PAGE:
Our Gaussian policy network can be represented as:

Test Time

Let’s put the above components together. The model observes a state, concatenates a context vector supplied by the supervisor (currently me) and then produces a conditional policy and draws an action. As discussed above, a model learns that small distances at an index are indexing that particular mode. So, to replicate this mode of behavior, we use naught-hot vectors, which can be represented as:

$$[b, 0, b, b, b]$$, where b is an arbitrary integer. In this example, we would be indexing mode 1, in a model with up to 5 learned modes. We do some evaluations around what b should be depending on the path that the maximum distance follows during training, but for our current demonstrations, we simply set b=1.

At inference time, therefore, we might have something like this:

$$[s^1 , s^2 , … , s^O] + [1, 0, 1, 1] \rightarrow [a_f, a_r] $$,

where $a_f$ and $a_r$ represent the forward and rotational velocities in this context, and in a general context would simply be the generator output.

The Training Objective

Based on the network objectives above, it should be fairly straightforward to deduce the analytic form for the training objective. Here is the formula we use:

$$L = \frac{ \log p(\delta s|z_q (\delta s)) + ||sg[(z_e(\delta s)] - e||^2_2 + \beta||z_e(\delta s) - sg[e]||^2_2}{\log p(a | s, z)}$$

Because the two (or three if you count the encoder and decoder as separate) networks train concurrently, we want to make sure incentives are well-aligned. Simply, the numerator is the VQ-VAE objective, and the denominator is the policy loss.

As discussed briefly above, The first term of the numerator is a reconstruction loss to encourage the encoder and decoder to communicate effectively through good latent representations. Then there is an L2 loss from the encoder output that incentives the encoder to make representations that are close to the embeddings. There is also an L2 loss from the decoder output that incentives the embeddings to stay close to the encoder representations. Lastly, the denominator is the policy loss which makes the actions more likely when the clustering algorithm is more confident about the context. All these moving parts are trained simultaneously.

Experimental Setup

The setting we chose for experimentation is Safety Gym.

It is a continuous control environment that I chose specifically because we can explicitly design behavior and test the quality of context-specific imitation. In this setting, an agent, the red moving object, lives on this plane where he can navigate to any space using an action vector that selects forward and rotational velocities. There is a goal in green, and as you can see, it resets to a different random location every time it is reached. The purple dots are hazards that are costly to run into and the vase (in aquamarine can be ignored).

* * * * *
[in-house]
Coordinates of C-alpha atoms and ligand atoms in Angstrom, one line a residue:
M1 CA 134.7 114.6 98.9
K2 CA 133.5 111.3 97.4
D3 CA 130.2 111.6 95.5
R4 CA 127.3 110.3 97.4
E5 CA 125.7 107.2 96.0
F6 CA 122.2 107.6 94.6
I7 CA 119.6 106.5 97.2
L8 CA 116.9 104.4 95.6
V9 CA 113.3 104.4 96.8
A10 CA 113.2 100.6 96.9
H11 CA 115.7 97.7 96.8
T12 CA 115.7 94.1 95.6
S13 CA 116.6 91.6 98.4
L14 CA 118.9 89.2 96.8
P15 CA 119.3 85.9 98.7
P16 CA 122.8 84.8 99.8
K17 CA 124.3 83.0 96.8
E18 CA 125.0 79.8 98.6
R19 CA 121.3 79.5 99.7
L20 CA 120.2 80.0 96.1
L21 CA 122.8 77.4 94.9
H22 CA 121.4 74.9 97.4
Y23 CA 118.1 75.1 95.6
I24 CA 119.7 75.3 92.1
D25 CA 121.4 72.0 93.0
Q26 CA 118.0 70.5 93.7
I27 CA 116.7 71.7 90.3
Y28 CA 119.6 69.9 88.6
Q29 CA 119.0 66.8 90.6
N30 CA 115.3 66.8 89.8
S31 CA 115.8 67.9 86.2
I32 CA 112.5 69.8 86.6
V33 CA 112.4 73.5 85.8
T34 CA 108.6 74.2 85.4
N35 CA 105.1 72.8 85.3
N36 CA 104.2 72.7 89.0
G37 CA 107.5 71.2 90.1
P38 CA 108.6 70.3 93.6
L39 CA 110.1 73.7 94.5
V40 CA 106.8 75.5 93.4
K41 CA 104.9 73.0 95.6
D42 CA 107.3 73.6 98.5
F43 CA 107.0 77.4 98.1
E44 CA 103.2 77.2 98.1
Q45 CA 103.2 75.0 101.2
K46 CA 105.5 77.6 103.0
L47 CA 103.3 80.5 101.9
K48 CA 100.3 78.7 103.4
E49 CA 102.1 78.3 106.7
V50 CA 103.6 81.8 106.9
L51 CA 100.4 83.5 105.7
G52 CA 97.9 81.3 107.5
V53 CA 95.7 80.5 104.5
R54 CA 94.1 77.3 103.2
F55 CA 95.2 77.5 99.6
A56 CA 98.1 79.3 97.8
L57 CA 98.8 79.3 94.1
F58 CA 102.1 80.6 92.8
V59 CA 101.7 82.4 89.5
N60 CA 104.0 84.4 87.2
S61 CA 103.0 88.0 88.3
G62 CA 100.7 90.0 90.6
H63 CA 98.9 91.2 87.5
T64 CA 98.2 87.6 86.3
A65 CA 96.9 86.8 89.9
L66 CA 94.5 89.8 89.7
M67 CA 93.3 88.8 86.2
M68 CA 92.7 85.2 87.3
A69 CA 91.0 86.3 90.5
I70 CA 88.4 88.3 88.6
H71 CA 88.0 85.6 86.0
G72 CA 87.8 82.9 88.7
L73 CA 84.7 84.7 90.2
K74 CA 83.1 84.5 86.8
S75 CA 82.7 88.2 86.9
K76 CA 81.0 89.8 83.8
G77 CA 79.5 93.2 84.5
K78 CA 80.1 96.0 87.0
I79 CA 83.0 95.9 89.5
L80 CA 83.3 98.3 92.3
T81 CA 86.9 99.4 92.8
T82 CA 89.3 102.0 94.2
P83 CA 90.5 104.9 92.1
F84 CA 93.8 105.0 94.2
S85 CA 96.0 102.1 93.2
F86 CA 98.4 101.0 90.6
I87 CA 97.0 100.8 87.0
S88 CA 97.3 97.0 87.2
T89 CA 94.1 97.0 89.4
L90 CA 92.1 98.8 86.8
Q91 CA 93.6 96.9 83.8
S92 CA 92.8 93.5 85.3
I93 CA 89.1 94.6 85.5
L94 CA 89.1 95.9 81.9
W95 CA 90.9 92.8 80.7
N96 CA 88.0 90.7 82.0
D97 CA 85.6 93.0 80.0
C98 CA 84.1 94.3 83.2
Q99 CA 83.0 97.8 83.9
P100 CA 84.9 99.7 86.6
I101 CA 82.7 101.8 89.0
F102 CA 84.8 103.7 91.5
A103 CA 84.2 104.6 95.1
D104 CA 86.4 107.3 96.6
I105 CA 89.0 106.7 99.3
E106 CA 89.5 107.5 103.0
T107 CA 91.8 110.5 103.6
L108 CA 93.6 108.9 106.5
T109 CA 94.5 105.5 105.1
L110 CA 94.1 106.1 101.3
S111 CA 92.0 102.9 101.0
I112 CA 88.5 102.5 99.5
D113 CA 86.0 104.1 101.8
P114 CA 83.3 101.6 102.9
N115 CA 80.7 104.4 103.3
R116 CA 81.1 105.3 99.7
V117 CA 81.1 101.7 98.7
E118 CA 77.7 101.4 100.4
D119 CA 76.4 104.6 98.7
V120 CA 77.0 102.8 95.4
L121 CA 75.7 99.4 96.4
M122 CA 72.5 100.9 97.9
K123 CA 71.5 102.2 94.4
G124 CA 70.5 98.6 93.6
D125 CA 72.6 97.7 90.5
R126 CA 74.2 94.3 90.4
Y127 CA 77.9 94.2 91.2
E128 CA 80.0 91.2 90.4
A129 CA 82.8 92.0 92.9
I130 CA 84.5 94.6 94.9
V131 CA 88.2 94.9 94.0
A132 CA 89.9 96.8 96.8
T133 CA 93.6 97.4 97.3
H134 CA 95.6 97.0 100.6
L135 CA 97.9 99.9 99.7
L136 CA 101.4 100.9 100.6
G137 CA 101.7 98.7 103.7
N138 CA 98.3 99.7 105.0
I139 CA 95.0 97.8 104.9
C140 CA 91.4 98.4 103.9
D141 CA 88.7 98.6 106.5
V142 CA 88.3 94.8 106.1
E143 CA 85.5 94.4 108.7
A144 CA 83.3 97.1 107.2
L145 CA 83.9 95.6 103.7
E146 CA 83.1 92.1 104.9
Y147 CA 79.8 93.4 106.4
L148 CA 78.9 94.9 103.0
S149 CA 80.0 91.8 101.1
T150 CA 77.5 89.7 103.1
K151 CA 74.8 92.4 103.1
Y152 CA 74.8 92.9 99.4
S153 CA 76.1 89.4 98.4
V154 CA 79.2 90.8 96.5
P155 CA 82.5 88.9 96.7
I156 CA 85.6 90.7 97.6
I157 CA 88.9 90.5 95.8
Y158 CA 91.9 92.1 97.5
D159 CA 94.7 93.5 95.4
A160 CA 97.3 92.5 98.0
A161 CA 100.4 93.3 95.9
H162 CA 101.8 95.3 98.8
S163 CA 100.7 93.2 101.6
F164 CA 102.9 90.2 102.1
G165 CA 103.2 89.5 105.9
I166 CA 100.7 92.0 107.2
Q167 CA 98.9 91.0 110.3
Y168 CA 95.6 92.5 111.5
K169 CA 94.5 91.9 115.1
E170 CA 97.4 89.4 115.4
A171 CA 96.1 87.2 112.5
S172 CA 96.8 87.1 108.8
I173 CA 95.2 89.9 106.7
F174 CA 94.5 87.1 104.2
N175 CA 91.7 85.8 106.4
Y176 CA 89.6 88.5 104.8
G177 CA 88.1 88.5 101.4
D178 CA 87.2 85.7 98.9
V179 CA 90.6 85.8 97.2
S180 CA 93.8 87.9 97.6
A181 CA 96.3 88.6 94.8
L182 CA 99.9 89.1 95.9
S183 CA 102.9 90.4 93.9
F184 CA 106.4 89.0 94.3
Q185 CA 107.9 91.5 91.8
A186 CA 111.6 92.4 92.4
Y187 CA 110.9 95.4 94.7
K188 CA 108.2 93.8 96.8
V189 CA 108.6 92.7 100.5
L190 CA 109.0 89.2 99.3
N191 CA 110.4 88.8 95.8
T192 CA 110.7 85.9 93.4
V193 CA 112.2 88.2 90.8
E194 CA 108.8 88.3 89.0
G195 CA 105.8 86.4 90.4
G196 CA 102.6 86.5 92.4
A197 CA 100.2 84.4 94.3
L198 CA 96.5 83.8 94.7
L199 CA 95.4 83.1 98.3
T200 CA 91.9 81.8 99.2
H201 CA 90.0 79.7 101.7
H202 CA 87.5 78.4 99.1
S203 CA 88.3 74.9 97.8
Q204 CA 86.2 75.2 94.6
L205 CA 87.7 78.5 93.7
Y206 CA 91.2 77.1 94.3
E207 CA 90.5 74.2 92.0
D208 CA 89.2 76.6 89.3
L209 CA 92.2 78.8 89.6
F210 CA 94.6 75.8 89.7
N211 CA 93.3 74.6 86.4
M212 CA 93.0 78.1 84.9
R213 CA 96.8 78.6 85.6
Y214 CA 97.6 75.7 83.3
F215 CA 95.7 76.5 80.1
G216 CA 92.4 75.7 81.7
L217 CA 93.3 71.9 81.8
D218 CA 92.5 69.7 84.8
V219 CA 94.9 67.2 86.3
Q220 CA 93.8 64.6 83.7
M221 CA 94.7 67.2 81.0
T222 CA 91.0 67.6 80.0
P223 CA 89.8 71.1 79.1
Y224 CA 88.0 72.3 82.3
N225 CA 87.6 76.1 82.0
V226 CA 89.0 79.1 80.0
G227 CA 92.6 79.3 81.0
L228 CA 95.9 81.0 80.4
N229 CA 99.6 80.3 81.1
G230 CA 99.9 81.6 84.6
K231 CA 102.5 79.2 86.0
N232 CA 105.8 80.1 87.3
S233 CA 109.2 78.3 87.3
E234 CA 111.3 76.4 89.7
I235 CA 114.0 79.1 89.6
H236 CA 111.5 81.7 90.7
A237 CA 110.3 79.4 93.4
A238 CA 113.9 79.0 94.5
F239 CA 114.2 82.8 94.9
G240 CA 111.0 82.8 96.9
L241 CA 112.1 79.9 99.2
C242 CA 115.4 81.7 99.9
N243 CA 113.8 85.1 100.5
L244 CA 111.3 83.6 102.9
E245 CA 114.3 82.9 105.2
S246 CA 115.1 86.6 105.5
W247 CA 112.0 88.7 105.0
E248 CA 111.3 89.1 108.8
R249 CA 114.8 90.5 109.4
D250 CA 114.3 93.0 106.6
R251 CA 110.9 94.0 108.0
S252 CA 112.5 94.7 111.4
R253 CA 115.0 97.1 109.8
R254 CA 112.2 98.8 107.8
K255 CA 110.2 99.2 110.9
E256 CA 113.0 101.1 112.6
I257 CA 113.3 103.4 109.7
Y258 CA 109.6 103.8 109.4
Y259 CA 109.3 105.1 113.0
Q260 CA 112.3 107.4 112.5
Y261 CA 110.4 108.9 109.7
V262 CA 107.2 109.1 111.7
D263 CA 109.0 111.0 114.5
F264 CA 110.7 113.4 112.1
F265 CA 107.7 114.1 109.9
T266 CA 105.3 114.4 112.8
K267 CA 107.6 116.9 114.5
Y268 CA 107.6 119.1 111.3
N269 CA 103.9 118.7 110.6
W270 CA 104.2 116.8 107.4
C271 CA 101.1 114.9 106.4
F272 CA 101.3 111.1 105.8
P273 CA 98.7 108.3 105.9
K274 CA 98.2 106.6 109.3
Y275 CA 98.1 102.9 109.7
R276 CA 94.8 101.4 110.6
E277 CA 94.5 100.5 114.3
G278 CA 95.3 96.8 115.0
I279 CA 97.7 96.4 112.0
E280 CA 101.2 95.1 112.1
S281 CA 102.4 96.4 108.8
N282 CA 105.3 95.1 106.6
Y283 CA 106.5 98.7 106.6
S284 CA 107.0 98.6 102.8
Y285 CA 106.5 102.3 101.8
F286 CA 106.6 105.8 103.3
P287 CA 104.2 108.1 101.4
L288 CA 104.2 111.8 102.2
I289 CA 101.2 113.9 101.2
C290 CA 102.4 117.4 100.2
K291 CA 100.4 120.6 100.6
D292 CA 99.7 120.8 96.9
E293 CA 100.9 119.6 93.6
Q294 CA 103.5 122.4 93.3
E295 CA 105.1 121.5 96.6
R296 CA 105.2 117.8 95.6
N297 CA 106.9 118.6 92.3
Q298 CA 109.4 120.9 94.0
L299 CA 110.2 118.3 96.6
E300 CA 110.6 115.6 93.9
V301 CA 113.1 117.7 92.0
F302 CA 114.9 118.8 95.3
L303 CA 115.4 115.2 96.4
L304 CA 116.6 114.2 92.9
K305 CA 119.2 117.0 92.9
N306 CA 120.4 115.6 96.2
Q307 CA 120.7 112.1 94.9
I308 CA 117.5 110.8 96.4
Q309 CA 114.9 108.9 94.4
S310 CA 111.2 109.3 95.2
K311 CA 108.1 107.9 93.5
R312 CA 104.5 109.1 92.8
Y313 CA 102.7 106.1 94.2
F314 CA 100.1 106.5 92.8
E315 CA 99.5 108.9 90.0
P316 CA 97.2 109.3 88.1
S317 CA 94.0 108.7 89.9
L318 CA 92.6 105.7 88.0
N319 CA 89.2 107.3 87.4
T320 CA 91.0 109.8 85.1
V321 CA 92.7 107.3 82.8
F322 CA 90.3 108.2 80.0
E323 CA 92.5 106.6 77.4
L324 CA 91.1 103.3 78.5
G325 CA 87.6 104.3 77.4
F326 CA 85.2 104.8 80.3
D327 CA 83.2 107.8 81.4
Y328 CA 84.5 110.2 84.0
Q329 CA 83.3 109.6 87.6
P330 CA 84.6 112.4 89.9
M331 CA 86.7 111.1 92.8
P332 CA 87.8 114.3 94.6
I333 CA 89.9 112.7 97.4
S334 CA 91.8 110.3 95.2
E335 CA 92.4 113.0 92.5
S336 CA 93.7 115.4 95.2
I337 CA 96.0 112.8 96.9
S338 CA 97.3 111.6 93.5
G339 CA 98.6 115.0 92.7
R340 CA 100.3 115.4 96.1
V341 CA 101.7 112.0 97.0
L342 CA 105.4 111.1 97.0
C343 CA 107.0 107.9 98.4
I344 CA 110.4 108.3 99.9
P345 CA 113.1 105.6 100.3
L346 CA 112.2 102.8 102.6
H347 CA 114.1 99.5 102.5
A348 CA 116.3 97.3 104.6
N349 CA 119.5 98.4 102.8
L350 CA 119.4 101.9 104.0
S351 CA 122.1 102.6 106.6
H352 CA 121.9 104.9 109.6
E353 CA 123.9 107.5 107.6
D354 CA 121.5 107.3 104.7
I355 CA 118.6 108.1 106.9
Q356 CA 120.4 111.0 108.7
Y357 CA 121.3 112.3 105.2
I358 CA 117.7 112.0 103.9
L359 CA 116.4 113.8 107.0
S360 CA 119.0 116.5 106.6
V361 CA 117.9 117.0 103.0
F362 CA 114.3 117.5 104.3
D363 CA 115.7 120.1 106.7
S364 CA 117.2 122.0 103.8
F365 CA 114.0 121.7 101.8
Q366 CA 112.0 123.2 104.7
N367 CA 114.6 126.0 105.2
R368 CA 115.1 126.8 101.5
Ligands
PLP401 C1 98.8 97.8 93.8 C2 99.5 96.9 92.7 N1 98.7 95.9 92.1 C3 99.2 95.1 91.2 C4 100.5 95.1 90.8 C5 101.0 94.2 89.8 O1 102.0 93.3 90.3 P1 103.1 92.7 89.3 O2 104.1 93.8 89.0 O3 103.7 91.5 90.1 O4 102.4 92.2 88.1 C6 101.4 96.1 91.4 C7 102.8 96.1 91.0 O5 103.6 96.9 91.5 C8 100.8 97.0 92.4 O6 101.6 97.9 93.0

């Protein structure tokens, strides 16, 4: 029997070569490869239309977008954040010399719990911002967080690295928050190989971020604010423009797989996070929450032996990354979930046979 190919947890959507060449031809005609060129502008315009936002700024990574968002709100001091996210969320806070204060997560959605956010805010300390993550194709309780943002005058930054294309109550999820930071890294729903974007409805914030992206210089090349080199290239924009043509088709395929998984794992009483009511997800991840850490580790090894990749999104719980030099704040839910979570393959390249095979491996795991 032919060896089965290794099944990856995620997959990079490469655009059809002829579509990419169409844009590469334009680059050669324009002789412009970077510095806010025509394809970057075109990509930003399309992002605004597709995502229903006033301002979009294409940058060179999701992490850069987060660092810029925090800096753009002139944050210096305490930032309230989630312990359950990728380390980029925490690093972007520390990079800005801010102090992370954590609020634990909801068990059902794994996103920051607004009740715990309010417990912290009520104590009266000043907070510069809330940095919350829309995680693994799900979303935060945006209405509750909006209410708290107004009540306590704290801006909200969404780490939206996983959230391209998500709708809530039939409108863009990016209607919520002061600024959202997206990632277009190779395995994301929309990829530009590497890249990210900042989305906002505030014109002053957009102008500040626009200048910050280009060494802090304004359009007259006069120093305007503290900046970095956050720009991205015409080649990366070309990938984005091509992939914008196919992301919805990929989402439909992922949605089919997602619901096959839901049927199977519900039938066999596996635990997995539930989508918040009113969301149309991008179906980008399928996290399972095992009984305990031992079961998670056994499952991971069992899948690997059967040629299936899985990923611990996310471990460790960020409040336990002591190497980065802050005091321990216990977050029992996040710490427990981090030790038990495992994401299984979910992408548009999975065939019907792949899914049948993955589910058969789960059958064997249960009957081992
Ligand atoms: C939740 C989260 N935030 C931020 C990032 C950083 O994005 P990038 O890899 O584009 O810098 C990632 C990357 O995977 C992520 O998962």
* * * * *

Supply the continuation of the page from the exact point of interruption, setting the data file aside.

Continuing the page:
For the purpose of this demonstration, let us take a look at 2 experts. One who is purely goal-seeking and the other who simply moves forward. You can think of the plots that I will present henceforth as a bird-eye view of the earlier environment, with the blue dots representing the locations where the goal reset after being reached and the red dots representing the hazards. All the environments in the demonstrations are identical, the only variable thing is the agent’s behavior and subsequently, number of goals reached. The goal-seeking agent is:

The forward-moving agent is:

Trajectory Length

In our experiments, there seem to be 2 factors that seem to significantly influence expert behavior encoding. One is k, the number of allowed partitions, and the other the step size when calculating state transitions.

With a step size of 1,we see that with fewer allowed partitions, the model struggles to map different experts to different latent clusters, but starting with k=4, we see significant differentiation.

When we take larger steps to calculate the transitions, however, the model seems to learn to cluster much earlier. You can maybe think of this a case where one agent walks forward all the time and the other agent walks forward for 3 steps then turns. In the one step scenario, the model would have difficulty separating the two agents when they are walking straight for some of the time. A future direction therefore, might be to model long- and short-term dependencies, such as with LSTMs or with attention.